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Lipids and Buoyancy in Southern Ocean Pteropods
journal contributionposted on 2023-05-17, 23:39 authored by Phleger, C, Nichols, P, Patti VirtuePatti Virtue
The lipids of Clione limacina, a Southern Ocean pteropod (order Gymnosomata), contain 28% diacylglyceryl ether (DAGE) (as percentage of total lipid) whereas the pteropod Limacina helicina (order Thecosomata) lacks DAGE. The alkyl glyceryl ether diols (1-O-alkyl glycerols, GE) of Clione DAGE are dominated by 16:0 (60%) and 15:0 (21%), in contrast with deep-sea shark liver DAGE, which is dominated by 18:1 GE. The fatty acid profiles of Clione and Limacina are similar (28–32% polyunsaturated, 26–34% monounsaturated) as are the sterols, which include 24-methylenecholesterol, transdehydrocholesterol, cholesterol, and desmosterol. This finding probably reflects the fact that Limacina is the major food source for Clione. Spongiobranchaea australis, another Southern Ocean pteropod (order Gymnosomata), has 0.9–1.7% DAGE, but has less lipid (3.3–4.8 mg/g lipid, wet weight) than Clione (50.8 mg/g lipid, wet weight). We propose a buoyancy role for DAGE in Clione since Limacina has bubbles for flotation which Clione lack; DAGE provides 23% more uplift than triacylglycerol at a concentration of 1.025 g/mL seawater.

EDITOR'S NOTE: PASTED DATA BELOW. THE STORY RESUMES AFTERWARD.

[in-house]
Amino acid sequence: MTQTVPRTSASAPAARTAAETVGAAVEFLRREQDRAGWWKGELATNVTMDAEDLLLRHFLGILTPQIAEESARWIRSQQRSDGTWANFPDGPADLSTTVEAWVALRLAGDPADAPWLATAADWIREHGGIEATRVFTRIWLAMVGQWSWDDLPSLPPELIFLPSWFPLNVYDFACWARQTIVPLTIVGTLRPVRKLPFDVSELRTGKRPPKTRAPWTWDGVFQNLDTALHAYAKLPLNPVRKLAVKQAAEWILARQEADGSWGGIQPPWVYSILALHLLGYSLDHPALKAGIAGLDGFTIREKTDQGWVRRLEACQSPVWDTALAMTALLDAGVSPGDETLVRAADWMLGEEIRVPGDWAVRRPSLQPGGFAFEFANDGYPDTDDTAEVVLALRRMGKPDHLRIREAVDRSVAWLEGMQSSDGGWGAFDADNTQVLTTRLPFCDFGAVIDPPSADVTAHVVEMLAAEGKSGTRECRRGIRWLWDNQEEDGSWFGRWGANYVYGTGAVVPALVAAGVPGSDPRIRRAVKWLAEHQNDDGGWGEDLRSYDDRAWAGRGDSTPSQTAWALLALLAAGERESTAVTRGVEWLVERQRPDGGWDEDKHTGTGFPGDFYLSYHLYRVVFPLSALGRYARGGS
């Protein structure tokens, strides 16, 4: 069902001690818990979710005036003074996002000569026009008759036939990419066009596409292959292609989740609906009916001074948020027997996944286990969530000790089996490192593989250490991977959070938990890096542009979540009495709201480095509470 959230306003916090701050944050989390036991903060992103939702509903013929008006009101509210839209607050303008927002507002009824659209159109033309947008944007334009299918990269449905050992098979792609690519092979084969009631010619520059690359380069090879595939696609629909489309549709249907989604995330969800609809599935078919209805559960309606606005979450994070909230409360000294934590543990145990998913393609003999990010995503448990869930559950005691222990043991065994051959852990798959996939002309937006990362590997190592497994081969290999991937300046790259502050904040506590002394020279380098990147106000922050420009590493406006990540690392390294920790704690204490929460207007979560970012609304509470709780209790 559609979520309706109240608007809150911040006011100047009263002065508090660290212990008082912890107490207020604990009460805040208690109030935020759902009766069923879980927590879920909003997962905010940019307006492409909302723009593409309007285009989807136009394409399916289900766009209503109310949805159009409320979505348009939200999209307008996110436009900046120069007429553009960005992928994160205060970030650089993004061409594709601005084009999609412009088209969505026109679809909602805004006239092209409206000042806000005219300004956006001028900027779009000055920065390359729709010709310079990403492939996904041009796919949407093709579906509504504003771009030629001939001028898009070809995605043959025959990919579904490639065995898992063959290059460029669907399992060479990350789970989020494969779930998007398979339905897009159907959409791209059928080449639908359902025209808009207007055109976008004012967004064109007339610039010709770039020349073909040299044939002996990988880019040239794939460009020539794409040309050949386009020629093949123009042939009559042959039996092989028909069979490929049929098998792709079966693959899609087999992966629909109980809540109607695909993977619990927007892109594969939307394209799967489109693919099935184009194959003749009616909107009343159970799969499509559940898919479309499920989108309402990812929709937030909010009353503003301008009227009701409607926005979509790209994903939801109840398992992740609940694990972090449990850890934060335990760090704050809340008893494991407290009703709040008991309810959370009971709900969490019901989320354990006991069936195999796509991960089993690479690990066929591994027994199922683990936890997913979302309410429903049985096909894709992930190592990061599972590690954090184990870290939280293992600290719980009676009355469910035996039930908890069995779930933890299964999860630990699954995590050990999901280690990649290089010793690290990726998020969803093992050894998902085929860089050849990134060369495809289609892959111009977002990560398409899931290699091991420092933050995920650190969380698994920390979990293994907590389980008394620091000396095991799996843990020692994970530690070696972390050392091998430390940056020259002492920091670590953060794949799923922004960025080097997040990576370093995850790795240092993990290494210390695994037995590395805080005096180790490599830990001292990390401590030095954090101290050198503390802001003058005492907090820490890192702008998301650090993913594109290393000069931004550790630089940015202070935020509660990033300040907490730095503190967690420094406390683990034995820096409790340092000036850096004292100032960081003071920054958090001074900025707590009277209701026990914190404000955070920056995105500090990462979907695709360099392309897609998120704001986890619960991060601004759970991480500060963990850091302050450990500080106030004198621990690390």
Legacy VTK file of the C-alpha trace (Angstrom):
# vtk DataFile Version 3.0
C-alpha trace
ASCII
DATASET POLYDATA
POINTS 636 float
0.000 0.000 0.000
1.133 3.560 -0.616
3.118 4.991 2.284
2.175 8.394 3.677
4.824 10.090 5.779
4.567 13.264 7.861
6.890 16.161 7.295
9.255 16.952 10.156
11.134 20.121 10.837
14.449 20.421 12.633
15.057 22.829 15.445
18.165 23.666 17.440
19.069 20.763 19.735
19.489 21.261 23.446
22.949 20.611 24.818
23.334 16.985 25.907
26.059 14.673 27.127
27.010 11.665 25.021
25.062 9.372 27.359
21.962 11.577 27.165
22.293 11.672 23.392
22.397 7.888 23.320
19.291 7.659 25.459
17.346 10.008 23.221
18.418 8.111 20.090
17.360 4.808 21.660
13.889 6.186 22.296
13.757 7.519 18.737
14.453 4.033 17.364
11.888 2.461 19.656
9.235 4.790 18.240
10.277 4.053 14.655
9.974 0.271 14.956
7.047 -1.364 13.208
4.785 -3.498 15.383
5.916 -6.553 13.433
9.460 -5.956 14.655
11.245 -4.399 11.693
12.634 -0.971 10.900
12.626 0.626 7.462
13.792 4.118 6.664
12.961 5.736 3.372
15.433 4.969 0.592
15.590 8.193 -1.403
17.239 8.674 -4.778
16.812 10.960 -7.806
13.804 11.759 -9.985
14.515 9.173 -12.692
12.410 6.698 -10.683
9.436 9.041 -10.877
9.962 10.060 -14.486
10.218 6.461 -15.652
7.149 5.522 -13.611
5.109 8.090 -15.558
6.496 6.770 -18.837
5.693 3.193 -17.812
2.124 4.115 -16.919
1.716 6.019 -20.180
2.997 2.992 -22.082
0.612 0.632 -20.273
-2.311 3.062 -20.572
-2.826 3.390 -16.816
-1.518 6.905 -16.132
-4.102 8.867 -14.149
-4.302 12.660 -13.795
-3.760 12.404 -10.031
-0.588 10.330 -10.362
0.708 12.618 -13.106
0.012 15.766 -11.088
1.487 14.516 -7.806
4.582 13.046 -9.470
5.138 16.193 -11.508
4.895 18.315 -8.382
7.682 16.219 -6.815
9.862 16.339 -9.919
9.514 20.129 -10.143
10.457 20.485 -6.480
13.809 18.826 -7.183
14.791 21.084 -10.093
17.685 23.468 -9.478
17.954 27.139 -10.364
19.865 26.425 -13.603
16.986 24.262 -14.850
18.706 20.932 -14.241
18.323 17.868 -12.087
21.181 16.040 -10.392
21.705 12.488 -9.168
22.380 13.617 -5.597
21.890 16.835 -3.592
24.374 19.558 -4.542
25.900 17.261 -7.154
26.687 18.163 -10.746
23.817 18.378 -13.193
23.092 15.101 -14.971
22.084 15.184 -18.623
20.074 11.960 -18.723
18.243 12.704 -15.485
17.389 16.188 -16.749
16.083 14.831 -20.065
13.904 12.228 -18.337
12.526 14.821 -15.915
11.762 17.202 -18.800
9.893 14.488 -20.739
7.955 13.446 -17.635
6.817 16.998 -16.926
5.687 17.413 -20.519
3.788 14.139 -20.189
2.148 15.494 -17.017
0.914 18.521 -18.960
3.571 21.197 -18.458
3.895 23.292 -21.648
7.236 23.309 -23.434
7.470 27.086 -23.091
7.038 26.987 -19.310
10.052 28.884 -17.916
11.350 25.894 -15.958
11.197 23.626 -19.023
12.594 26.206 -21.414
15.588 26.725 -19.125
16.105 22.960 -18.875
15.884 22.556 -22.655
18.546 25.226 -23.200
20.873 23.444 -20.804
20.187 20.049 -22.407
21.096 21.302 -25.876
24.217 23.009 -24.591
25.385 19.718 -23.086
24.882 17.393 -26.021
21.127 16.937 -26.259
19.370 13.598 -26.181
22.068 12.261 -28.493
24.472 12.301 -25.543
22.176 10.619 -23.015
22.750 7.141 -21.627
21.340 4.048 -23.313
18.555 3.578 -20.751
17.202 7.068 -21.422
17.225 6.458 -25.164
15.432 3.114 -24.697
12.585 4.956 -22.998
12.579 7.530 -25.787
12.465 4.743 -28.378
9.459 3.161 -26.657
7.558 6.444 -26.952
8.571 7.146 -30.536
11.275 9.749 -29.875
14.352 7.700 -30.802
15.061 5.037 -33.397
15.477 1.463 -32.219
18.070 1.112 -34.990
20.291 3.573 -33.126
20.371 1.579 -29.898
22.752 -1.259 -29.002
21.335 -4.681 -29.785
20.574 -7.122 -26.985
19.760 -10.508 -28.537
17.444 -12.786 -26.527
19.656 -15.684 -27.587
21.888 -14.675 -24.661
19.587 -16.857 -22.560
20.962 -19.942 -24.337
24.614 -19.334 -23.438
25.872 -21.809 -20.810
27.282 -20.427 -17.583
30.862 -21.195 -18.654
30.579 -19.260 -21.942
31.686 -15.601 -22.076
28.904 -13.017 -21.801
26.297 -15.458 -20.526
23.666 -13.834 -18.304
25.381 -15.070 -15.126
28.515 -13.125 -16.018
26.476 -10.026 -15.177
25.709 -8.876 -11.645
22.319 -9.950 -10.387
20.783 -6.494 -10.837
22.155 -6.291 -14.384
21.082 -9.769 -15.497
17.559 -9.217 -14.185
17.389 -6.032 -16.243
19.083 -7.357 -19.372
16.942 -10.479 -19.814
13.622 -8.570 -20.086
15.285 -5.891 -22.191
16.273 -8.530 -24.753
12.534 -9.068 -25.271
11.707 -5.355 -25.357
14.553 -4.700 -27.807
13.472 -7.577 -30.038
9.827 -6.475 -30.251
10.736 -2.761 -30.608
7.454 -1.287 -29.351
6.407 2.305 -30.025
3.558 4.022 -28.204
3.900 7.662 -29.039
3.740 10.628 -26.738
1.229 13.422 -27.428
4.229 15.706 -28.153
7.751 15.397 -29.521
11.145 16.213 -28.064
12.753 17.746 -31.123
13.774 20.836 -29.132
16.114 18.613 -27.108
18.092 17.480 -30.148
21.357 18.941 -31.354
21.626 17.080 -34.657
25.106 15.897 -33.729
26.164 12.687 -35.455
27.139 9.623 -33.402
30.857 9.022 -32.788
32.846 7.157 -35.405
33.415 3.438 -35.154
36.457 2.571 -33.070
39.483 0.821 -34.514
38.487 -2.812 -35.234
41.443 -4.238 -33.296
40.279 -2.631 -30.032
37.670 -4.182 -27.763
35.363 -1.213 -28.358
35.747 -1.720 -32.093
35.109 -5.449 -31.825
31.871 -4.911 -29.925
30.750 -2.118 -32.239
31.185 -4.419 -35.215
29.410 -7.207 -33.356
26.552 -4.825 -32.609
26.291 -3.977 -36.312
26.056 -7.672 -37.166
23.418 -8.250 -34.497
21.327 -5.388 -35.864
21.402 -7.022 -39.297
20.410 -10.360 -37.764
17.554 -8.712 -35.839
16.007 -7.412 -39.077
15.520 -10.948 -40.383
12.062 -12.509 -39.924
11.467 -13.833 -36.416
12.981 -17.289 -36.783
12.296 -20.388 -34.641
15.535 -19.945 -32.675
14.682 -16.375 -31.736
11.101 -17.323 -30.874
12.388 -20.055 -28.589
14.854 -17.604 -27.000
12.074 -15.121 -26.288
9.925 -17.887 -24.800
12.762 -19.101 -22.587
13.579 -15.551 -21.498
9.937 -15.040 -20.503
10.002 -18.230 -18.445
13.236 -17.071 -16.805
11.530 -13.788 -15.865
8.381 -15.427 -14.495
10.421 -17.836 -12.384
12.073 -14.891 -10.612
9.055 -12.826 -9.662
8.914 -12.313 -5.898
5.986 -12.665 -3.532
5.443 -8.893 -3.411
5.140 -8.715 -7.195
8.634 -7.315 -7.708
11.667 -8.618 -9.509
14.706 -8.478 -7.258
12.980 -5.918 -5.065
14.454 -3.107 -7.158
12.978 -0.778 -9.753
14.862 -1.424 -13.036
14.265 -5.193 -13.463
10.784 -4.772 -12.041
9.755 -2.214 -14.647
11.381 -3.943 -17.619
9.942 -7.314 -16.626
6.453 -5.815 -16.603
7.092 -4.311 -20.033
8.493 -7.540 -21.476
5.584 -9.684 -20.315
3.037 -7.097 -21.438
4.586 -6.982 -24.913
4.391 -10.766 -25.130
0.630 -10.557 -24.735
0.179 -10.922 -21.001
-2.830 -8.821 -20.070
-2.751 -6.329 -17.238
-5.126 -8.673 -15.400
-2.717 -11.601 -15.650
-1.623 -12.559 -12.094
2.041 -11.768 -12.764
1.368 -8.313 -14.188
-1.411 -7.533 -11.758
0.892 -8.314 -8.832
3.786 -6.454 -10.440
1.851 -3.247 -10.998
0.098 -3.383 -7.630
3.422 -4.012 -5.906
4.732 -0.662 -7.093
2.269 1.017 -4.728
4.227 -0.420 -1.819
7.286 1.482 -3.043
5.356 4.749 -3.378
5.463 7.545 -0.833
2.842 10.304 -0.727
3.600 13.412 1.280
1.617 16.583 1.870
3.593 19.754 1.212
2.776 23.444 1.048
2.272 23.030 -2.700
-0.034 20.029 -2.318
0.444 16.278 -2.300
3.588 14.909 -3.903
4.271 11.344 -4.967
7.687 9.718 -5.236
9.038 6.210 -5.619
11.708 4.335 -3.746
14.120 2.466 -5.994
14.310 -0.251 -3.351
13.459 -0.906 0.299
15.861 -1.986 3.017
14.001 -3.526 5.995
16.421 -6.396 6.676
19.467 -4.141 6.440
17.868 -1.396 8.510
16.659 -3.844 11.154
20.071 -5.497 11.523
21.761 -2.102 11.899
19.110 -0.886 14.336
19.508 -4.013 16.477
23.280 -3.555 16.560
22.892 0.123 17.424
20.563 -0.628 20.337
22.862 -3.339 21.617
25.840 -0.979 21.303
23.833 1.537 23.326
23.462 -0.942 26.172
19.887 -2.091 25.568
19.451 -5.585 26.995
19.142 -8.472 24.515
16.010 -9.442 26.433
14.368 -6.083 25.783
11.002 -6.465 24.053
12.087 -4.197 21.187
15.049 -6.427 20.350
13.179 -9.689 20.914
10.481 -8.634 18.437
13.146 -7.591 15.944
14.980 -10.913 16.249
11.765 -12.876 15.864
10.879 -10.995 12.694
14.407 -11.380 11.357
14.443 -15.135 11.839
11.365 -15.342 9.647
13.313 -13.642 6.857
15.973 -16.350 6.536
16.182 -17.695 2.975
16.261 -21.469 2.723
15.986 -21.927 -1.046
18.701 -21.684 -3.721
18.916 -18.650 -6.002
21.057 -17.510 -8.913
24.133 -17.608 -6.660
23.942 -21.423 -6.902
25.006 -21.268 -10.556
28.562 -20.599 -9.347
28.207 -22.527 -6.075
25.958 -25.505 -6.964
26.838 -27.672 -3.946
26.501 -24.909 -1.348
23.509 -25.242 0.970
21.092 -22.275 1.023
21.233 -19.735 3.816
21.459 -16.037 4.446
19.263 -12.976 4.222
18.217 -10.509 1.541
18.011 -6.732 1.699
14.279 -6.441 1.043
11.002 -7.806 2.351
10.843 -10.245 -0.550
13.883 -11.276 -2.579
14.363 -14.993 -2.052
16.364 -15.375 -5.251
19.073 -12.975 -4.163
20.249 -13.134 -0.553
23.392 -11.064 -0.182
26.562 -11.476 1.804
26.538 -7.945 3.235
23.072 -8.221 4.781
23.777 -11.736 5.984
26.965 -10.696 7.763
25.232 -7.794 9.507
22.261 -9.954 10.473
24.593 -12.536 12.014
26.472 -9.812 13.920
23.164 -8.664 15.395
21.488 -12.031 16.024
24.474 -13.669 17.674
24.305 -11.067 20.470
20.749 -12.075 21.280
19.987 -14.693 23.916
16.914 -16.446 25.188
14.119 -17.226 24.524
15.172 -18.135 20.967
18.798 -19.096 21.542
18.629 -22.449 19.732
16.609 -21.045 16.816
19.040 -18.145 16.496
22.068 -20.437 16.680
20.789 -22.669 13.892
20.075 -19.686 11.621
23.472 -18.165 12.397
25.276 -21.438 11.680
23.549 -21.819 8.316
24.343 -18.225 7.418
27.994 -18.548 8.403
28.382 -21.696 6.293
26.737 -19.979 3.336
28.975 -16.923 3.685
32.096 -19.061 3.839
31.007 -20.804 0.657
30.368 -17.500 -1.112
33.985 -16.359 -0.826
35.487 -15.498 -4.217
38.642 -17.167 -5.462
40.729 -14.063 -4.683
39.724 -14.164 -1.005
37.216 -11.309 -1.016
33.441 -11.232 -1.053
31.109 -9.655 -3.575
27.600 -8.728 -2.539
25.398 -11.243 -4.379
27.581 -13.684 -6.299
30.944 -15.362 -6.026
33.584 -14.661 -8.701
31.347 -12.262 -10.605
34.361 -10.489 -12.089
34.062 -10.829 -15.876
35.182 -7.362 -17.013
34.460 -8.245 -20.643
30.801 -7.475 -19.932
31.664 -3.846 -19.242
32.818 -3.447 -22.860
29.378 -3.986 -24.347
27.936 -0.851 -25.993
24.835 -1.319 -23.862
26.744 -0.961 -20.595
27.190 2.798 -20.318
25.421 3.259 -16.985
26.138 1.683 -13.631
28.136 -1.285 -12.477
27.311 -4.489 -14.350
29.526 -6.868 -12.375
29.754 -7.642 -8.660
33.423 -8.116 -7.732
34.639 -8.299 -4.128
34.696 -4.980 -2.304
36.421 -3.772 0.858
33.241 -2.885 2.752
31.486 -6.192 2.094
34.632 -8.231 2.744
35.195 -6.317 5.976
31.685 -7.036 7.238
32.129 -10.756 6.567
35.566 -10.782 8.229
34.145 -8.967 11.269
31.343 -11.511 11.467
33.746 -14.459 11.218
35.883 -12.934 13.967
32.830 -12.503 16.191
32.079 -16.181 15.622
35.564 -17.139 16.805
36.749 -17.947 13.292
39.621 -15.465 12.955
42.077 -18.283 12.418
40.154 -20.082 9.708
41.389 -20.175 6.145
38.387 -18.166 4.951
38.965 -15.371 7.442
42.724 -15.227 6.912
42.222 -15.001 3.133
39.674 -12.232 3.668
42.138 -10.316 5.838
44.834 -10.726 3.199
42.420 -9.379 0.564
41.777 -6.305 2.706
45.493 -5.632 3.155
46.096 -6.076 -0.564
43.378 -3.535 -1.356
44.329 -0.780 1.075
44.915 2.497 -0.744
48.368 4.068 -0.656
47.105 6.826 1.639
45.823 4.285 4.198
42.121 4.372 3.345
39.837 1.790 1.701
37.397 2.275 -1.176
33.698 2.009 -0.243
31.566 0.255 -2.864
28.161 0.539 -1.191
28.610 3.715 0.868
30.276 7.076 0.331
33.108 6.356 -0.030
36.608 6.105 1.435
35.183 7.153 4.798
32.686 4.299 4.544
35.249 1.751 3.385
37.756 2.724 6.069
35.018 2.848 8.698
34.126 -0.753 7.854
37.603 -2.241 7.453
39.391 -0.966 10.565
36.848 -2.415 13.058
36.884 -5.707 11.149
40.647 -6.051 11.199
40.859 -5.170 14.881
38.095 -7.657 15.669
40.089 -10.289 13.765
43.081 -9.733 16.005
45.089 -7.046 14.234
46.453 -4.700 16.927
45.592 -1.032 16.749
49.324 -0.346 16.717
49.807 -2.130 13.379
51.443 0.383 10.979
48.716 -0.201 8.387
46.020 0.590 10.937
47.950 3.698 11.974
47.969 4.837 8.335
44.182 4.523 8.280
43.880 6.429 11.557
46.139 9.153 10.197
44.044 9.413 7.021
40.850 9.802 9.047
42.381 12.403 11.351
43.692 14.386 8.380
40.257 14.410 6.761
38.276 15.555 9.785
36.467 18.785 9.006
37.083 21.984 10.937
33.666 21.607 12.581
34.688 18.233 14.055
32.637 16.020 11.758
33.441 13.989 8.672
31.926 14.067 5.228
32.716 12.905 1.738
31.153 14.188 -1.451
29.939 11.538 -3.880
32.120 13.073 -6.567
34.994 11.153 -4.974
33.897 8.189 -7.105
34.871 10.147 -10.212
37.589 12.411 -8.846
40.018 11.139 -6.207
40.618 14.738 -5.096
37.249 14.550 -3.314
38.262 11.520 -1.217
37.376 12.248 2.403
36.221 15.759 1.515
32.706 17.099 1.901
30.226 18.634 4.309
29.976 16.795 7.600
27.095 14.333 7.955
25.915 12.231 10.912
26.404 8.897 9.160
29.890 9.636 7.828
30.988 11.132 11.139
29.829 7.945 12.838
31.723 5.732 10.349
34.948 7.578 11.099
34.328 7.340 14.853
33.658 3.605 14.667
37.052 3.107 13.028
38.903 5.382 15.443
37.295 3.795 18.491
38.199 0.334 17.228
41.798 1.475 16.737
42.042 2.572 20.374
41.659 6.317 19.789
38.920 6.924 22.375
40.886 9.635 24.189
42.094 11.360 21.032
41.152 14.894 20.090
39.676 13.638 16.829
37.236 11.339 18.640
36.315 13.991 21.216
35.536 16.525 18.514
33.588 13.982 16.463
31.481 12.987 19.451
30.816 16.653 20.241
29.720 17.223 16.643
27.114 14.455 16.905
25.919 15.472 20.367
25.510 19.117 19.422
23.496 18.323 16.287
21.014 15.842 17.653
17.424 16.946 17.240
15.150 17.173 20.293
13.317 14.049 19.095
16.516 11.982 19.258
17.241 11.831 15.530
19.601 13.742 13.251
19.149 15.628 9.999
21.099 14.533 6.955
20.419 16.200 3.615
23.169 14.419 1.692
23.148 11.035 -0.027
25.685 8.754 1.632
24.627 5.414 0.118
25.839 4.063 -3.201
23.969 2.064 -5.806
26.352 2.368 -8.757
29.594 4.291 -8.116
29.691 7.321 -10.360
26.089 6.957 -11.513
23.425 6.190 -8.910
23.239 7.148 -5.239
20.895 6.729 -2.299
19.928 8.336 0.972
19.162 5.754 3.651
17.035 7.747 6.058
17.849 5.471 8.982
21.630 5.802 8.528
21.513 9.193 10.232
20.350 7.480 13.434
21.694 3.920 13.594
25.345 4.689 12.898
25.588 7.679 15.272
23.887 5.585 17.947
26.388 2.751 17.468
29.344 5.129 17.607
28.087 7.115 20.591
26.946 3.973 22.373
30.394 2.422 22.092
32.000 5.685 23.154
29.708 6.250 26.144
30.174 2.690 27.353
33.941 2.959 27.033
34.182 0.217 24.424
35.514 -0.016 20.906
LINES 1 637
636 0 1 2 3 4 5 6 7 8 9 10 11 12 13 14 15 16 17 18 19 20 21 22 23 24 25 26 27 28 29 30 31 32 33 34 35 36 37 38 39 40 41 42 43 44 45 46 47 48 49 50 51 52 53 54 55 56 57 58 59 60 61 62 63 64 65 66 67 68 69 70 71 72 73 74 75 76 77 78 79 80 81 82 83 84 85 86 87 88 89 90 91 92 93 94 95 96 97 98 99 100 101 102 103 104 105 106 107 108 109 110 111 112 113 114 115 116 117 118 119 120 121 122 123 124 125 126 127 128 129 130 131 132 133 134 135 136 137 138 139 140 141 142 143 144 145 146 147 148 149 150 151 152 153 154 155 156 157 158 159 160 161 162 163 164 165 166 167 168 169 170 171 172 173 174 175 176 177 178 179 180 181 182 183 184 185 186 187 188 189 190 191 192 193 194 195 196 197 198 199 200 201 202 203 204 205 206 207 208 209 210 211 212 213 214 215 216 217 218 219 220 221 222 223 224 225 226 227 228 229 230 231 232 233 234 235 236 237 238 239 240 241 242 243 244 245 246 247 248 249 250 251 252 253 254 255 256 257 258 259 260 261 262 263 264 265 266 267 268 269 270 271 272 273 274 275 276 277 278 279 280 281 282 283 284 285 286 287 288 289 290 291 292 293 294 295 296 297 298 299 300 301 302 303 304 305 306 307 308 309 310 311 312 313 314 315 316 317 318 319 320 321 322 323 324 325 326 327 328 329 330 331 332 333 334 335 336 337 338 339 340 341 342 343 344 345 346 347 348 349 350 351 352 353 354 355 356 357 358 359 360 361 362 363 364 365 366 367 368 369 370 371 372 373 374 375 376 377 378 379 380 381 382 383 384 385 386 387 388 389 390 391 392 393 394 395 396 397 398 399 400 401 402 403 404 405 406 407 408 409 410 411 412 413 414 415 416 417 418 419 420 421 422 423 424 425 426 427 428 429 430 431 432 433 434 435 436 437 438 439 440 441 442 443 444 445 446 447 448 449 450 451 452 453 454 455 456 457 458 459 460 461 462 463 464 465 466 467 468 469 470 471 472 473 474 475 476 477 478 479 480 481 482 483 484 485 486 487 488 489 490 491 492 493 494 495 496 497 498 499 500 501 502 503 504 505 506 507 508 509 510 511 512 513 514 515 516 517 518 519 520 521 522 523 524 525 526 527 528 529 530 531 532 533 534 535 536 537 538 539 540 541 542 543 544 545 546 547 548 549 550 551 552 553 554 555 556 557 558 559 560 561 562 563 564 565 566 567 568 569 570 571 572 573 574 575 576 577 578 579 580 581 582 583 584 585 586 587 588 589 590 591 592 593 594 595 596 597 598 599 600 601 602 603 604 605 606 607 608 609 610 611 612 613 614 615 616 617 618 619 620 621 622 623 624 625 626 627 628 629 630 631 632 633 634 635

Department/SchoolInstitute for Marine and Antarctic Studies
PublisherAmer Oil Chemists Soc A O C S Press
Place of publication1608 Broadmoor Drive, Champaign, USA, Il, 61821-0489
Rights statementCopyright 1997 AOCS Press